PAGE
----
Forced Reflow While Executing JavaScript

In this article, we’ll delve deep into forced reflow While Executing JavaScript, its causes, implications, and how to mitigate its impact effectively.

What is forced reflow while executing JavaScript?

Forced reflow while executing JavaScript is a technical term that refers to the browser’s process of recalculating the layout of a web page when certain JavaScript operations are performed.

This can lead to a delay in rendering, negatively impacting the user experience. Let’s break down the key aspects of this phenomenon.

Understanding Reflow

Reflow, also known as layout or re-layout, is the browser’s process of determining the position and size of elements on a web page.

When a reflow occurs, the browser recalculates the geometry of each element affected by the change, which can be triggered by various actions, including:

  • Adding or removing elements from the DOM (Document Object Model).
  • Changing CSS styles, such as dimensions, margins, or padding.
  • Modifying the content of form elements, like input fields or textareas.

Understanding the Causes

Forced reflow can be caused by various factors, including:

  • DOM Manipulation: When JavaScript modifies the Document Object Model (DOM), the browser may need to recalculate the layout.
  • Style Changes: Altering CSS properties like dimensions or positions can trigger a reflow.
  • Requesting Dimensions: Accessing properties like offsetWidth or offsetHeight can force the browser to reflow.

How forced reflow while executing JavaScript Occur?

Forced reflow, also known as layout thrashing, occurs in web development when JavaScript code triggers the browser to recalculate the layout of elements on a web page.

This can be a costly operation in terms of performance because it forces the browser to pause and recalculate the position and size of elements on the page, which can lead to slow and janky user experiences.

There are several common scenarios where forced reflow can occur:

  1. Reading Layout Properties: When JavaScript code reads layout properties like offsetWidth, offsetHeight, clientWidth, clientHeight, or getComputedStyle, it can trigger a reflow because the browser needs to provide accurate values for these properties.
   const element = document.getElementById('myElement');
   const width = element.offsetWidth; // Can trigger a reflow

  1. Changing Style Properties: Modifying CSS properties of an element using JavaScript can also trigger reflows, especially if multiple properties are changed in quick succession.
   const element = document.getElementById('myElement'); = '100px'; // Can trigger a reflow = '100px'; // Can trigger another reflow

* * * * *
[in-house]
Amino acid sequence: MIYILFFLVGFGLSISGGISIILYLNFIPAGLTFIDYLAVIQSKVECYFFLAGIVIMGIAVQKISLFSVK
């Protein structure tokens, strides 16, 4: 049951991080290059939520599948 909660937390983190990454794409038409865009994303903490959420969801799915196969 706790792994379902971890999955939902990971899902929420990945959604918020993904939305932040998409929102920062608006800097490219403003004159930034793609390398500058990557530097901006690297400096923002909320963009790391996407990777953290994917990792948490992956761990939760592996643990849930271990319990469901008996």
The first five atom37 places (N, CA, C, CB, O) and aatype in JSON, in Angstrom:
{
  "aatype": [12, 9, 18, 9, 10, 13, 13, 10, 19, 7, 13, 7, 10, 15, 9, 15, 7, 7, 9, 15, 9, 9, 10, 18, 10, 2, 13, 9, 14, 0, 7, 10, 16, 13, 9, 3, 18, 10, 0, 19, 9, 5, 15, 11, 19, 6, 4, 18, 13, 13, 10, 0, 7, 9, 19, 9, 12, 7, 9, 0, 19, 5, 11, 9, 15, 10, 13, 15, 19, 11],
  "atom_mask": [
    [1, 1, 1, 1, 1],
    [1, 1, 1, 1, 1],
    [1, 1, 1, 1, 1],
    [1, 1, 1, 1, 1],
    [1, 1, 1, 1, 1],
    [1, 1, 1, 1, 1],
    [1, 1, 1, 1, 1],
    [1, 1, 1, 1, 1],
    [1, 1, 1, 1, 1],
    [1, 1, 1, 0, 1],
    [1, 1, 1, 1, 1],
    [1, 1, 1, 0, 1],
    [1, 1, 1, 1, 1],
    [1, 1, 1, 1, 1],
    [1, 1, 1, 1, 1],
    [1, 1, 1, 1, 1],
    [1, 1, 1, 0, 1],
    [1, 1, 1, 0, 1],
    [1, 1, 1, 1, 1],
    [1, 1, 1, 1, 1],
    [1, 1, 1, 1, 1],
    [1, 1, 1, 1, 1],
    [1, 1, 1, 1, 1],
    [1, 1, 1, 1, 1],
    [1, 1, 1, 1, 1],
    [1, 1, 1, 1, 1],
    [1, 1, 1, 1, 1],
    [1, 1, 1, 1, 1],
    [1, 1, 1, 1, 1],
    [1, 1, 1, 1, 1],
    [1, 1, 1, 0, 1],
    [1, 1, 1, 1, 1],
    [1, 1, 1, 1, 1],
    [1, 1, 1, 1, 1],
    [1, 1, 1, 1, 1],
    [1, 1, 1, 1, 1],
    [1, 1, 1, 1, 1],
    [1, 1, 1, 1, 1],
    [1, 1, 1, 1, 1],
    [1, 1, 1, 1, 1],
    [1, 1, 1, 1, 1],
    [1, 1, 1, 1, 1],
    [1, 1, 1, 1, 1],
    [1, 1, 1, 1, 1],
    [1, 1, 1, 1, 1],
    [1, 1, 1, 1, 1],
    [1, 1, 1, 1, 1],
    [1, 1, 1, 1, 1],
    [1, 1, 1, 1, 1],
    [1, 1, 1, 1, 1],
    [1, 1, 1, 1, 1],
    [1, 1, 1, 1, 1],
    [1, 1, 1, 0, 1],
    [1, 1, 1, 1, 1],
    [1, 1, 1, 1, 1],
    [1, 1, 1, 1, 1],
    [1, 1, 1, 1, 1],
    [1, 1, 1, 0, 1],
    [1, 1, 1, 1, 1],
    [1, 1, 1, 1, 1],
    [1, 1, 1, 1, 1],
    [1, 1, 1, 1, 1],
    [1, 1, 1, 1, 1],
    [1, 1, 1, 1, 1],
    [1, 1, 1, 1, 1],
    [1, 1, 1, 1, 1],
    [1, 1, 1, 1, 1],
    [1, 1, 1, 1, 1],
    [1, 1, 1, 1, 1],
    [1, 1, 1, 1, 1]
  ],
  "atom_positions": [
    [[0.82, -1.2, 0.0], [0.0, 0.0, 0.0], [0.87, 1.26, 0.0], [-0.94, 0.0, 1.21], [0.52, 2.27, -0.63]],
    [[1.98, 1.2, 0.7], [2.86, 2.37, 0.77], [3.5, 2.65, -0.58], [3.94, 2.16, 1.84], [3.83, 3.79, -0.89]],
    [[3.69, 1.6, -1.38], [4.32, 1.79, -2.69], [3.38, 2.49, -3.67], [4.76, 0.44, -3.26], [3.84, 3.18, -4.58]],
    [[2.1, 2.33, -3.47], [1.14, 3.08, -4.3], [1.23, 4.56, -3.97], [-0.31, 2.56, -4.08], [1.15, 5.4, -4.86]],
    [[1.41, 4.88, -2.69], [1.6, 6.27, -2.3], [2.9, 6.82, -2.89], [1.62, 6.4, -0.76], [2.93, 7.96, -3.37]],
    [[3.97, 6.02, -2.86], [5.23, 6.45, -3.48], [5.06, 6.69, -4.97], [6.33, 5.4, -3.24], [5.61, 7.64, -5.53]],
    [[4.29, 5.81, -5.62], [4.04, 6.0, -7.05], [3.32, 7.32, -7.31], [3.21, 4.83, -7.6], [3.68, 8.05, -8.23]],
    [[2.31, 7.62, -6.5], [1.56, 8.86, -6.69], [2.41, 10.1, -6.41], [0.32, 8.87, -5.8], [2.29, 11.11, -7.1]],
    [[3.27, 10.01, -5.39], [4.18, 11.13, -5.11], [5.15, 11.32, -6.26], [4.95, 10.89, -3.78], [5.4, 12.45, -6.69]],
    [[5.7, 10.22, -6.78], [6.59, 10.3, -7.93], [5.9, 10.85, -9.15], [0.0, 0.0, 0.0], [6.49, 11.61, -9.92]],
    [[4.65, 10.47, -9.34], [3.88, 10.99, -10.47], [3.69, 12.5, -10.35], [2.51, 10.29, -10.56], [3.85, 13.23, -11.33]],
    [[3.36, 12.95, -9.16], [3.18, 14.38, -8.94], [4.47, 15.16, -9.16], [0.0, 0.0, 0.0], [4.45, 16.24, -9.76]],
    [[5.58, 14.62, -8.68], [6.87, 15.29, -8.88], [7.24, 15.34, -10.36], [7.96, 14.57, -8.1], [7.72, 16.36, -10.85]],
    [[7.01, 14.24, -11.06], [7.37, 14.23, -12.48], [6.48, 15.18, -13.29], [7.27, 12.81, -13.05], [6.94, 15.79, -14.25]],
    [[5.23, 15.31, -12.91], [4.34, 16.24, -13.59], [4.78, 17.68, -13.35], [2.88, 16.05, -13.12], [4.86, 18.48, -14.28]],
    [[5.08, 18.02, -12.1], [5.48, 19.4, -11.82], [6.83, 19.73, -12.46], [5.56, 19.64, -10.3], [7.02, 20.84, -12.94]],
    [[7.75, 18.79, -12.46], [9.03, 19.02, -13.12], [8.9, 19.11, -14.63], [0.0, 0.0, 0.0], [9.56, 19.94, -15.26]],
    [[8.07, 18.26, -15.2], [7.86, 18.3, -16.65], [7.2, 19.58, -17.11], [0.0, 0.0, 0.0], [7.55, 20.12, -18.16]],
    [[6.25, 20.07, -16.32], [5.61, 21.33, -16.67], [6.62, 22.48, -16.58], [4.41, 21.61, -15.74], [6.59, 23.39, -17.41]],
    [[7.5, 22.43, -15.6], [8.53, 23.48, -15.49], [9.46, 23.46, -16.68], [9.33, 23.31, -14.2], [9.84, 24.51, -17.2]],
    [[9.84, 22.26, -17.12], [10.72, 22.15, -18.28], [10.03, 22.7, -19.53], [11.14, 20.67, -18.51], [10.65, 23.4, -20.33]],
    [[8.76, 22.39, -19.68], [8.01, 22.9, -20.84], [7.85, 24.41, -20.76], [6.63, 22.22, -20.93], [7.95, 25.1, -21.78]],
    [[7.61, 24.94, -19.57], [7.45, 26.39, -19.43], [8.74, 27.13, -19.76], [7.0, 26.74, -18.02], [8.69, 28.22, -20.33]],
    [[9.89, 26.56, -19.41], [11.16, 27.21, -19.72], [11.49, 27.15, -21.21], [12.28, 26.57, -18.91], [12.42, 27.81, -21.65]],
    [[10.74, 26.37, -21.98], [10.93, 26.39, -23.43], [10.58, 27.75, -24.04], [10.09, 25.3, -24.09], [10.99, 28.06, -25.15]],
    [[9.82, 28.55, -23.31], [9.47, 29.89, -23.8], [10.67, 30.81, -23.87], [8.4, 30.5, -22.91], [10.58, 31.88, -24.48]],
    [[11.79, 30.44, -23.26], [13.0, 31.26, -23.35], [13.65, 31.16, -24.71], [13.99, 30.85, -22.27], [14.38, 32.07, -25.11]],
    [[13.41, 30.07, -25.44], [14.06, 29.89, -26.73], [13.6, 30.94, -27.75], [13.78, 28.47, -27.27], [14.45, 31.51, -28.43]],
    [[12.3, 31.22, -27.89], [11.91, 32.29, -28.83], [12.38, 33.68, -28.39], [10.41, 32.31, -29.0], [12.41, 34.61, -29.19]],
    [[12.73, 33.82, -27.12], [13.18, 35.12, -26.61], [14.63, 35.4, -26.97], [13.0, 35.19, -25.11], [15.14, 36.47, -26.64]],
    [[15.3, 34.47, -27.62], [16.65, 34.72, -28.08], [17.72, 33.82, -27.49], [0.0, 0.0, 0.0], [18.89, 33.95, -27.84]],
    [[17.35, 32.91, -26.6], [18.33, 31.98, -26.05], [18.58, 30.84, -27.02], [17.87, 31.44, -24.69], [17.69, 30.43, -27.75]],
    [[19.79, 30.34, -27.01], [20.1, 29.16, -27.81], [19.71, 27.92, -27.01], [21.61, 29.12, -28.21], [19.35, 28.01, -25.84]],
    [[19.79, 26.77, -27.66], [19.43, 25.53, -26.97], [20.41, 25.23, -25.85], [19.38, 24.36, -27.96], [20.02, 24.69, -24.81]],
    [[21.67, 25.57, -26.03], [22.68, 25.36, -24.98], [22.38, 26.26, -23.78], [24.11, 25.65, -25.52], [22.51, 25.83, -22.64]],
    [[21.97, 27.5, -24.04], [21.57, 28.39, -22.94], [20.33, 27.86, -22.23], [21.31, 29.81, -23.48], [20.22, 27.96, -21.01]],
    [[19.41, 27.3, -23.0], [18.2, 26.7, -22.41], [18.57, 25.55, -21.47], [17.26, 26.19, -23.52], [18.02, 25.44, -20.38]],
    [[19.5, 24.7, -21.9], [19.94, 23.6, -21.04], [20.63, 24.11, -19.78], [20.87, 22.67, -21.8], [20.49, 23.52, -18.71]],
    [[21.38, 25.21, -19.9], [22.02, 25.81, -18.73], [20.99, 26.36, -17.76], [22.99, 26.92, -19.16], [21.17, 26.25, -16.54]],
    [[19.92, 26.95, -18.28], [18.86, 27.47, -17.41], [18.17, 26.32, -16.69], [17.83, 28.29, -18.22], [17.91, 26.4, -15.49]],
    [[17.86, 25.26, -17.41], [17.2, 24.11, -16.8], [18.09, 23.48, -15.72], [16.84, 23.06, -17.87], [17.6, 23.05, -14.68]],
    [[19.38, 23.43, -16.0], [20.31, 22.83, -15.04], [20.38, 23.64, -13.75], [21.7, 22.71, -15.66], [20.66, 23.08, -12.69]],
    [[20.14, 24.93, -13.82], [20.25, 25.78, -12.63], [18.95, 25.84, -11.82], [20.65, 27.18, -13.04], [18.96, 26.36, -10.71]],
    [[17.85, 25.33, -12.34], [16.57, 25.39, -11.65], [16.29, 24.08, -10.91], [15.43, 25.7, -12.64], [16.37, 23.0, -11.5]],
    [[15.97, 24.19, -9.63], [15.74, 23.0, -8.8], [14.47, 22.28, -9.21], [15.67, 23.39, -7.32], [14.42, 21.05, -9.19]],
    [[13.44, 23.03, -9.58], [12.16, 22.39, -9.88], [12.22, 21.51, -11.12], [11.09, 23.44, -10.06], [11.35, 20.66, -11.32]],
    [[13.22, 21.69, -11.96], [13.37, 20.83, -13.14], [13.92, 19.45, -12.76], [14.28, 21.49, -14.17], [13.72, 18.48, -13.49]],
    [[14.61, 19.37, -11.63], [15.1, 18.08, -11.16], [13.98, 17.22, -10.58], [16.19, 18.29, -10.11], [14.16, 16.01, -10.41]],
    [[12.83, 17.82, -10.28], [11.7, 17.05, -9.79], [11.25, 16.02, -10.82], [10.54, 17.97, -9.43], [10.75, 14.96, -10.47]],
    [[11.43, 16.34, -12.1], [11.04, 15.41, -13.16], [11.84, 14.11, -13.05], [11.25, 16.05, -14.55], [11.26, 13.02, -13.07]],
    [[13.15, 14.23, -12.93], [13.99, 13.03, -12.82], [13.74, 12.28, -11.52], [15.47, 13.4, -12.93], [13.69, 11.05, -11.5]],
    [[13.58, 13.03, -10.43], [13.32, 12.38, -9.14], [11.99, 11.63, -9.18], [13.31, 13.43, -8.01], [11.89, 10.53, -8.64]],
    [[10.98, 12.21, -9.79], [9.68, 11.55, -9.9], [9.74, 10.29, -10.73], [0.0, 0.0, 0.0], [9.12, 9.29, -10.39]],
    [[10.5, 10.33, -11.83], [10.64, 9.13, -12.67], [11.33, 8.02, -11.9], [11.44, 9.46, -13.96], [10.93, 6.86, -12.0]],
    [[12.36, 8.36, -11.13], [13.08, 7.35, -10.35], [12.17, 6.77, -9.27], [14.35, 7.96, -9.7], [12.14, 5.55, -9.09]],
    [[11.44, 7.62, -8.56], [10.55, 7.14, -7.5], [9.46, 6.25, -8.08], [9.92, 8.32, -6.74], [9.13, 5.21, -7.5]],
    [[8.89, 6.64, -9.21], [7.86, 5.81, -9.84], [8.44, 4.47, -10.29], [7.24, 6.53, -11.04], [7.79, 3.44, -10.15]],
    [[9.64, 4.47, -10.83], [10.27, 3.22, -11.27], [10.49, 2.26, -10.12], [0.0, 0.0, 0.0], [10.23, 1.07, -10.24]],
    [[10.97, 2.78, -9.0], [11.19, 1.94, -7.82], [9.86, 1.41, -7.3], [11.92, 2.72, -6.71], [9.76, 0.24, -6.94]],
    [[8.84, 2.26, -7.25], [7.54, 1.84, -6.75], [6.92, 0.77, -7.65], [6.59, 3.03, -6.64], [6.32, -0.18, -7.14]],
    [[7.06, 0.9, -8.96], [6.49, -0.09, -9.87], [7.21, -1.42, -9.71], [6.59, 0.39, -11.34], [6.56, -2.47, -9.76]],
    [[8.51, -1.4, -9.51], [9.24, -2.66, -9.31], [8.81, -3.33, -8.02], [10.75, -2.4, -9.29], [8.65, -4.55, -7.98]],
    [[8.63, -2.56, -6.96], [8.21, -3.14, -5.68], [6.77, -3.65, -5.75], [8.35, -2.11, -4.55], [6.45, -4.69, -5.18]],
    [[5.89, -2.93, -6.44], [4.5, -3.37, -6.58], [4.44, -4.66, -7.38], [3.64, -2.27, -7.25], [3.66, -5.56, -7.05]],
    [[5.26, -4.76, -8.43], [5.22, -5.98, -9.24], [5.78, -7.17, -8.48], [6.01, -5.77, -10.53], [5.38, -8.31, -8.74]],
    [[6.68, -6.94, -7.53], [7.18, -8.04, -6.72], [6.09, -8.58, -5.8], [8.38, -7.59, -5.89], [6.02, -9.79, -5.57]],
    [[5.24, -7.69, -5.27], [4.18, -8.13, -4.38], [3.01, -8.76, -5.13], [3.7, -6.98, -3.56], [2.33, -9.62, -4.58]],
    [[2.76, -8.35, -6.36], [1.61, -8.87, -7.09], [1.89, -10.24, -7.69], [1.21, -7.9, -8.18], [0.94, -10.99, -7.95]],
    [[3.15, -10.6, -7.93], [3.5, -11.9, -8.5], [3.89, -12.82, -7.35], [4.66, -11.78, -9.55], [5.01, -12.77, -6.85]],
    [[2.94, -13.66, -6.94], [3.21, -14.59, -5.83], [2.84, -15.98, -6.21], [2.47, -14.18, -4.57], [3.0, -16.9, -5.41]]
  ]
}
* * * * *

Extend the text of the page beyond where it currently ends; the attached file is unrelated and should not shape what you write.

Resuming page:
1. Batching Changes: Making multiple style changes in a loop without batching them can result in multiple reflows.
   for (let i = 0; i < 100; i++) { = i + 'px'; // Causes multiple reflows

To minimize forced reflows and improve performance, consider the following strategies:

  1. Batch DOM Updates: Whenever possible, batch DOM updates together to minimize the number of reflows. Use techniques like requestAnimationFrame to schedule updates for the next frame.
  2. Avoid Frequent Layout Reads/Writes: Minimize the use of layout-reading properties in loops or repeatedly. Cache the values when possible.
  3. Use CSS Transitions and Animations: Instead of directly modifying element styles with JavaScript, use CSS transitions and animations for smoother animations, which are often more optimized by the browser.
  4. Use the transform Property: For animations and transformations, use the transform property as it typically doesn’t trigger a reflow.
  5. Defer Non-Critical Operations: Defer non-critical JavaScript operations that could trigger reflows until after the page has finished rendering. This can be achieved using setTimeout or requestIdleCallback for less critical tasks.

By following these best practices, you can reduce the occurrence of forced reflows in your JavaScript code and improve the overall performance and responsiveness of your web applications.

I think we already covered everything we need to know about this article trying to convey.

Nevertheless, you can also check these articles to enhance your JavaScript manipulation skills.


In conclusion, forced reflow while executing JavaScript is a critical consideration in web development that can significantly impact the performance and user experience of a website. This phenomenon occurs when JavaScript operations trigger the browser to recalculate the layout of elements on a web page, leading to delays in rendering and potentially causing a jarring user experience.

Leave a Comment